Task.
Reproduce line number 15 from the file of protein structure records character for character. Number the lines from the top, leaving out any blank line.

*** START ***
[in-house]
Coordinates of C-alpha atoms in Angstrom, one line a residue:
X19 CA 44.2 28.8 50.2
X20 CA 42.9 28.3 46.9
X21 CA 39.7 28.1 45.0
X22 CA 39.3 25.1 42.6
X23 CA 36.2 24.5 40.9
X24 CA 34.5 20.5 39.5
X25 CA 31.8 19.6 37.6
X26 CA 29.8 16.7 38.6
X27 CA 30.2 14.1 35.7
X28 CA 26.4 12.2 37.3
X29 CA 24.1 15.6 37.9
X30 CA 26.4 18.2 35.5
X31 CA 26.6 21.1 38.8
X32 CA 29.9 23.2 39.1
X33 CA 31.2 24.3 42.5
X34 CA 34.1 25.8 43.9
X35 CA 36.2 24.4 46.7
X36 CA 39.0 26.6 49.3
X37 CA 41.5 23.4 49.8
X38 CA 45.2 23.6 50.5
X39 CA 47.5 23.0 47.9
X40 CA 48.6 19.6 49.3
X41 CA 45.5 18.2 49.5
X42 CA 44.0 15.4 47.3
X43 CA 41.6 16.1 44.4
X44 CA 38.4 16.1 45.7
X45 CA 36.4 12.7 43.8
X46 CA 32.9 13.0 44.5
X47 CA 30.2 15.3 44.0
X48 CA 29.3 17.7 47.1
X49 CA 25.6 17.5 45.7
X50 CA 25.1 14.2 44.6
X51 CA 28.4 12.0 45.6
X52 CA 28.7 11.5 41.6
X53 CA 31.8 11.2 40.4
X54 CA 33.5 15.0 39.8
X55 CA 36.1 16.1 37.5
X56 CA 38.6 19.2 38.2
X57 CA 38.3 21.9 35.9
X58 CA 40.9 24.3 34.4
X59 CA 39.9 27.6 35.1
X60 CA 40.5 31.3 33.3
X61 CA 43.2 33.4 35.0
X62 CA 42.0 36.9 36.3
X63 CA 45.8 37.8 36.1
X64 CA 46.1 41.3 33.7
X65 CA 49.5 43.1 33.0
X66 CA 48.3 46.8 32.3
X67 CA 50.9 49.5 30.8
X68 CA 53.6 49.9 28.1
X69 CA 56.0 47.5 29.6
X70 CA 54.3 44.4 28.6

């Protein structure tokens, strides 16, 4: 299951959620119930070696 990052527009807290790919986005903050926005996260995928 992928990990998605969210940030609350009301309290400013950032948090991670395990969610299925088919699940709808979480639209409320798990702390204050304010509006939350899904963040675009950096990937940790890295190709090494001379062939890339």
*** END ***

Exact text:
X31 CA 26.6 21.1 38.8